And yet, I can barely cook enough meals for my family of 4, let alone make extras to just give away. With Sam at class in the evenings, dinner time becomes something to GET through some nights, not really something to invite someone TO. Meal planning, preschool, and my haphazard house cleaning schedule are about all the organization I can handle in a week. Writing? Speaking? Still love them. But I can barely even THINK in complete sentences anymore, let alone speak or write them. I can’t remember the last time I actually FINISHED a thought (this post has taken me 2 months to write. . . If that gives you any indication on how much I’m interrupted). Heck, even a phone call can’t contain complete thoughts without me stopping mid-sentence to shout ridiculous things like: “DON’T FLUSH THE KITTY DOWN THE TOILET!”

So I guess it’s not so much that I think those parts of me are completely gone – it’s just that, well, I’m too tired, and too worn out, and too distractedly busy to do much of anything with them. Which sometimes makes them feel as wilted and dead as my pathetic excuse for house plants.

Without realizing it, I had slipped into a mom-of-little-ones mindset that said something along the lines of: “I can’t do *such and such* now, but someday I’ll be able to.”

I mean, right? Maybe I can’t be a public speaker now. Maybe I don’t write much anymore. Maybe I can’t bring people meals as often as I’d hoped. Maybe my creativity burns out after planning a week’s worth of preschool activities. But it’s a season. I have little toddlers. There’s light at the end of the tunnel. I’ll feel like a human again someday.

But what on earth good does “someday” do TODAY?

I’ll tell you how much good it does me. About as much good as those brown, wilted, very-dead orchids sitting on my table are doing me.



I can’t find purpose in what I do NOW by hoping for what I can do LATER. “Someday” just isn’t good enough!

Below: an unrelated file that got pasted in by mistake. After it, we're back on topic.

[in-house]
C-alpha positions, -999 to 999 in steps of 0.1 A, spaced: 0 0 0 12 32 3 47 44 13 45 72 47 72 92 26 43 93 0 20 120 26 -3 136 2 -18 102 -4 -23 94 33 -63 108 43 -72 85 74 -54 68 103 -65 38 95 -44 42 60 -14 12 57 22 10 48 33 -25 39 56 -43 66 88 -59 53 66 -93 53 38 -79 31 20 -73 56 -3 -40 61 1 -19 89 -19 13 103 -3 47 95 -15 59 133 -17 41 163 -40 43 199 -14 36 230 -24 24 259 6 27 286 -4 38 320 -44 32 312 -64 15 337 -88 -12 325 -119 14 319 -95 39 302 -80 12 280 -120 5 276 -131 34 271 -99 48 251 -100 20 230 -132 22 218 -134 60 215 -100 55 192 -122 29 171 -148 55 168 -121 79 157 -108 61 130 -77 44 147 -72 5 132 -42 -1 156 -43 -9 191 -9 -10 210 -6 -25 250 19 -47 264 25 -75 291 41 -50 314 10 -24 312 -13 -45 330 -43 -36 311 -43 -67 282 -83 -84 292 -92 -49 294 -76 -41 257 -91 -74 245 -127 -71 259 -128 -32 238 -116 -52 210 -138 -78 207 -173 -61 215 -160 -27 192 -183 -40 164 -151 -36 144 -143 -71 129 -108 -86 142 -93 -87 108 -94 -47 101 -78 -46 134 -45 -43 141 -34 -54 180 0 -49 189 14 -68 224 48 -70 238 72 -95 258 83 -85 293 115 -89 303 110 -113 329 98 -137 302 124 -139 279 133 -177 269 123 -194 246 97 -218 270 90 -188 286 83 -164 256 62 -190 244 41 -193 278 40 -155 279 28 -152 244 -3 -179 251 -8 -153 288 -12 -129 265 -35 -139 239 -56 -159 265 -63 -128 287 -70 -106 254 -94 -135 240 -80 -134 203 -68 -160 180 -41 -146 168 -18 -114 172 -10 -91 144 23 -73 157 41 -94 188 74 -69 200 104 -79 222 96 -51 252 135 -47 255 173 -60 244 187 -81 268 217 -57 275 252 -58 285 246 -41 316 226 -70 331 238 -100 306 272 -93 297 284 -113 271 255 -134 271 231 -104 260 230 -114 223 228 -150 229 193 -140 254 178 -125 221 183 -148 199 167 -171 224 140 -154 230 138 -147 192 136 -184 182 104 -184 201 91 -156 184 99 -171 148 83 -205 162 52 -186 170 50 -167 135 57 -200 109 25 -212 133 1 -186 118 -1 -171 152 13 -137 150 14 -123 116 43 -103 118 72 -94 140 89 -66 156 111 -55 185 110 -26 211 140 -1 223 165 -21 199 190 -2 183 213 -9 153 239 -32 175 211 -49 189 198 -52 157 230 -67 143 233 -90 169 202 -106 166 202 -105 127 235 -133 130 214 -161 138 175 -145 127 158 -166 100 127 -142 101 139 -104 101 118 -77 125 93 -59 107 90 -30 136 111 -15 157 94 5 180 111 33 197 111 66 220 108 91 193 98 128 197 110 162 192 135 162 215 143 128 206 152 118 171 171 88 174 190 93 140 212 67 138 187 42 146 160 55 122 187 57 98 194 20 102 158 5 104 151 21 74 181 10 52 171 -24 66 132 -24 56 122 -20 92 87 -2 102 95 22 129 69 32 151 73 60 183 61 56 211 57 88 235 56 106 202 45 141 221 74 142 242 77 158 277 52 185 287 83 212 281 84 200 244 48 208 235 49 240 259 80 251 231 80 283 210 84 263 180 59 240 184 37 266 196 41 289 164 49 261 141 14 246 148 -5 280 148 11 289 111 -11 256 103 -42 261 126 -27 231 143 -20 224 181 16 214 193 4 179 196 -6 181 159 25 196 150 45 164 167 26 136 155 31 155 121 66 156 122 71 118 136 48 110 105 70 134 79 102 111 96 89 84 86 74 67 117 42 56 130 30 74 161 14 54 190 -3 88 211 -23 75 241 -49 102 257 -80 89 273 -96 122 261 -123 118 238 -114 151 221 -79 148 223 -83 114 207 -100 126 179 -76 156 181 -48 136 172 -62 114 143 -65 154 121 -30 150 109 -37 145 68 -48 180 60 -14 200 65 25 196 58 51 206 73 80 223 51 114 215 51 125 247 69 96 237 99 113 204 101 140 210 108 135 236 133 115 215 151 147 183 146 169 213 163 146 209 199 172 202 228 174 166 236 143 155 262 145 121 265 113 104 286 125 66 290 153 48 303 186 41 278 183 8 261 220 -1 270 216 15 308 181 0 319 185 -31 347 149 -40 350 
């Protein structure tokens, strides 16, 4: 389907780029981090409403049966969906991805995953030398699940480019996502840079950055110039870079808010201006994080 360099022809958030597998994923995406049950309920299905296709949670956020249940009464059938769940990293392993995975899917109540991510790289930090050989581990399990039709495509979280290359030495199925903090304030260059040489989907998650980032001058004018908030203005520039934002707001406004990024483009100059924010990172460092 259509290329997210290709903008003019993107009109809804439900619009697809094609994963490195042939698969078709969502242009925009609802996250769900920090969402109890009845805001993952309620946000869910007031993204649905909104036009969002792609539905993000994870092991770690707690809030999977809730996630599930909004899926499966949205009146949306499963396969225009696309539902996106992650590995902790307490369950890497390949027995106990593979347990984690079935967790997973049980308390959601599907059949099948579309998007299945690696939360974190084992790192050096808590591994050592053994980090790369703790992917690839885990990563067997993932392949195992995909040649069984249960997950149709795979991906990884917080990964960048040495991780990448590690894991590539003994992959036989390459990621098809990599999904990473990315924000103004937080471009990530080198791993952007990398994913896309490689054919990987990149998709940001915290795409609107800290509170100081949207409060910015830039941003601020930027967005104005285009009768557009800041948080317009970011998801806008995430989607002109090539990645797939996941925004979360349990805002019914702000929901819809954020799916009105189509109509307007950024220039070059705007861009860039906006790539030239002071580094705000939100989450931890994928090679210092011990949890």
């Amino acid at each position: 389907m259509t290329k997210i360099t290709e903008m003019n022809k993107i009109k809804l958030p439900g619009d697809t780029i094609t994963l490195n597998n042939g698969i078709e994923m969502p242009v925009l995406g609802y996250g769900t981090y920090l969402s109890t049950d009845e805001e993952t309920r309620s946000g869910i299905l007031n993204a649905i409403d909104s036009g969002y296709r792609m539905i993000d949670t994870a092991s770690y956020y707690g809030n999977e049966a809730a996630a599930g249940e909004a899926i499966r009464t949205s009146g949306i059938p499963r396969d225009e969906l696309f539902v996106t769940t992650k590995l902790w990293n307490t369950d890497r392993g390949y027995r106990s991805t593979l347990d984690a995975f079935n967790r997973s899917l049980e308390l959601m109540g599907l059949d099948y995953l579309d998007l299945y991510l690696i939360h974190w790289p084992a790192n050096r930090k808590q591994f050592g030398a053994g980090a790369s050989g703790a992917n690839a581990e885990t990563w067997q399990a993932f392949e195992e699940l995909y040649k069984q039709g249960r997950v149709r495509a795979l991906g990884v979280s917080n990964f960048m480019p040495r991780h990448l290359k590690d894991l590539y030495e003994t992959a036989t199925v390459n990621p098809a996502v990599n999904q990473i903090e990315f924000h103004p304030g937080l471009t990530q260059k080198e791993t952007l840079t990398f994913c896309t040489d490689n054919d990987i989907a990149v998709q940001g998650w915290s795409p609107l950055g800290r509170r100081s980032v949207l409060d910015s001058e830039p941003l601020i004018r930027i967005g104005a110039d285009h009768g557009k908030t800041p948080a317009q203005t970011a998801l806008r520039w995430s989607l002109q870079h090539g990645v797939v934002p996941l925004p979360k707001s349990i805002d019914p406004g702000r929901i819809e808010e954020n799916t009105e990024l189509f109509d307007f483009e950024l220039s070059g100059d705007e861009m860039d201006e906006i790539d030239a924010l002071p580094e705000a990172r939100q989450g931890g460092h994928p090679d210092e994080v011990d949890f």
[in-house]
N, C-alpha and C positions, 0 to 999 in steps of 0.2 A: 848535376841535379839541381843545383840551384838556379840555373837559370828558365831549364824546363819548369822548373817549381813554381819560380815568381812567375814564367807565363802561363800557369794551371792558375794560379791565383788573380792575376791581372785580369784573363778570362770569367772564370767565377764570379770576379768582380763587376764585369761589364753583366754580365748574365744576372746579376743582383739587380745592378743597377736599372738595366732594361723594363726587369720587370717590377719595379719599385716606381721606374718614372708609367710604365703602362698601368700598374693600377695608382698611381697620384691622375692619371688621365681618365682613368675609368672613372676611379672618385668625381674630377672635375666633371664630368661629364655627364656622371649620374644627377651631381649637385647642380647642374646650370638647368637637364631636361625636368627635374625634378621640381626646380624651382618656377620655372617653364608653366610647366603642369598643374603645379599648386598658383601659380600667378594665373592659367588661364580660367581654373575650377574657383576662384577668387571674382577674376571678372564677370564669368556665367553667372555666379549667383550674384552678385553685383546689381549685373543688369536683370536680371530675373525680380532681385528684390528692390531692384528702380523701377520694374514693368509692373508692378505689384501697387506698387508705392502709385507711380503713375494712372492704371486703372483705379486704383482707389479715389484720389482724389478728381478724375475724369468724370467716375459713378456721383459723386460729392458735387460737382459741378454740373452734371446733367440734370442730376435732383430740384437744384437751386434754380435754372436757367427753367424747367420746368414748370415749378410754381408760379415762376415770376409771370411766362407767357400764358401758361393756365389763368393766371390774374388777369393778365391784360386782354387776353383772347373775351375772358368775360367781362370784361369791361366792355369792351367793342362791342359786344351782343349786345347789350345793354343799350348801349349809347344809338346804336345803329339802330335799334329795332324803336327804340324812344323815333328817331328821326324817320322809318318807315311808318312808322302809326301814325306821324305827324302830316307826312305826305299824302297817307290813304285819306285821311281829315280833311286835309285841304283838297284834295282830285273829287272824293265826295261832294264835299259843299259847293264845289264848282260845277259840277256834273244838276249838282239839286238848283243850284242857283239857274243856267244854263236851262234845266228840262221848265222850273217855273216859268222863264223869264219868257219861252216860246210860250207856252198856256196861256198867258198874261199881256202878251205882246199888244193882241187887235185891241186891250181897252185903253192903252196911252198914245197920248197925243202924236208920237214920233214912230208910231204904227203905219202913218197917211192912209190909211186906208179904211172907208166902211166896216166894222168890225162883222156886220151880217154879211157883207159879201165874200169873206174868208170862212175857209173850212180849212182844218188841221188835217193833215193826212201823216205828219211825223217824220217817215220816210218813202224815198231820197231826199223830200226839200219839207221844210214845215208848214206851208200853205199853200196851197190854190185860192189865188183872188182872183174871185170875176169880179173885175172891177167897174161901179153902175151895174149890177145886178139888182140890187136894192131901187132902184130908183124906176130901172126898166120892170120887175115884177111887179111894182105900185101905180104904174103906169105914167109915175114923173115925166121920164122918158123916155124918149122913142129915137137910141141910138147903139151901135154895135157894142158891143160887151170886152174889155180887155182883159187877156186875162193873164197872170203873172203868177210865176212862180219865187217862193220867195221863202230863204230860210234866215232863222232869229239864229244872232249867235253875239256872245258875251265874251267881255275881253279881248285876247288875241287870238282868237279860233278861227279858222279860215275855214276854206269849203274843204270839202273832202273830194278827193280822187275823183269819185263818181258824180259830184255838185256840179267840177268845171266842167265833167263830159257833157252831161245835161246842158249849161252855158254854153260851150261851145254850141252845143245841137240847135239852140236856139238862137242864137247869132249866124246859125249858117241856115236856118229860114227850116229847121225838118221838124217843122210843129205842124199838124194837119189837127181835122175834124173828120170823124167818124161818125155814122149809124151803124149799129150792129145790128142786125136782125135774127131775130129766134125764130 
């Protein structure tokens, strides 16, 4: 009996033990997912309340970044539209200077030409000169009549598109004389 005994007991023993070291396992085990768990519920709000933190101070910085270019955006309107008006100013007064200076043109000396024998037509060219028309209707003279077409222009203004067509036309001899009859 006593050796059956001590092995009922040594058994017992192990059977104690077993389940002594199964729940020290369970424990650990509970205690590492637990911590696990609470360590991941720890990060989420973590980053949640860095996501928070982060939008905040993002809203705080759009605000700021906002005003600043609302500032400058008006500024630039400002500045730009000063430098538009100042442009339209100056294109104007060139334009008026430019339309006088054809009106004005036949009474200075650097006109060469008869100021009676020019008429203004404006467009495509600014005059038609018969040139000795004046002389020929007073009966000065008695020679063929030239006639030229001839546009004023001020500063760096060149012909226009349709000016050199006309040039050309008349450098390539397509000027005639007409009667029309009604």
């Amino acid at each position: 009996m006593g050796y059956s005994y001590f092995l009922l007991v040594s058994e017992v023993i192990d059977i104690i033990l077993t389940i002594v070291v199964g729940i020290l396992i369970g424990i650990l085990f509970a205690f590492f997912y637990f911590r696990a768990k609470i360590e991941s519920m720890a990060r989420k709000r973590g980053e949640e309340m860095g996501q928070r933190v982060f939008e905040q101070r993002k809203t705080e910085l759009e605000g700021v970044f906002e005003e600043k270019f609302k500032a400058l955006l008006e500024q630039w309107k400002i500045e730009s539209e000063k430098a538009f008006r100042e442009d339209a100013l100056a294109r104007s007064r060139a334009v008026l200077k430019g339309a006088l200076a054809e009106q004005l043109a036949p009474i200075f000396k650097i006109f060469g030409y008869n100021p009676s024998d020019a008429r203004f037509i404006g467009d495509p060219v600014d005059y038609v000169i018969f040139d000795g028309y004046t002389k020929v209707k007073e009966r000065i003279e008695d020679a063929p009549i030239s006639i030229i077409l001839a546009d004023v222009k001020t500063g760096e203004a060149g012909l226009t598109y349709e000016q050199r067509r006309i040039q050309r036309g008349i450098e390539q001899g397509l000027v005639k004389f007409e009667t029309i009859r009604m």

The first summer that Sam and I were married, he was a commissioned officer in the US Air Force, but they hadn’t given him an assignment yet. We spent months living in a tiny apartment and doing part-time computer tech and nannying jobs just to get by while we waited for his active duty orders to come. Waited -in limbo – for “someday.”

But I am not in that place as a mom. I am not waiting for orders. The second our little (ok, huge. . .almost 11-lb), squirmy bundle was placed into my arms one November day a few years ago, I wasn’t placed in limbo, I received NEW ORDERS.

I saw a quote by Andy Stanley a while back that goes like this:

“Your greatest contribution to the kingdom of God may not be something you do, but someone you raise.”

Woah. You know those times when someone says something and you feel like you kind of really needed the reminder but also like they just punched you in the gut? Yeah. This was one of those times.

Did you catch that?

“Your GREATEST contribution to the kingdom of God may not be something you do, but someone you raise.”

It’s not about the wilt. It’s not about putting the “real ME” on hold for a while to focus on my children so that I can get to such-and-such later.


I am not waiting for my turn to do great things.

I am not wilting away in a barren wasteland of messes and questions and bedtimes and diapers.

He’s called me here.

To do this.

Exactly this.

To bring my own unique skills into the raising of two precious little ones. And if I allow myself to be thrown into this task of joining with their creator in raising and shaping the lives of the little ones entrusted to me, then my focus changes from something that looks outward to the time when maybe I’ll do ___________, and instead chooses to SEE eternity in my every day.

This IS my contribution.

Maybe my GREATEST contribution.

And if that doesn’t breathe purpose into the hours spent doing tasks that could otherwise seem menial, I don’t know what does. My exploits might not seem as great on paper. And my loaf of bread doesn’t really compare to that medical device.

But I’m not called there. I’m called here.

Called to have my hands in the dough, my knees on the carpet, and my heart tuned to hear my Savior as I join with him in shepherding, guiding, teaching, and watching over the lives and hearts of the two (soon to be three) amazing little ones who call me mom.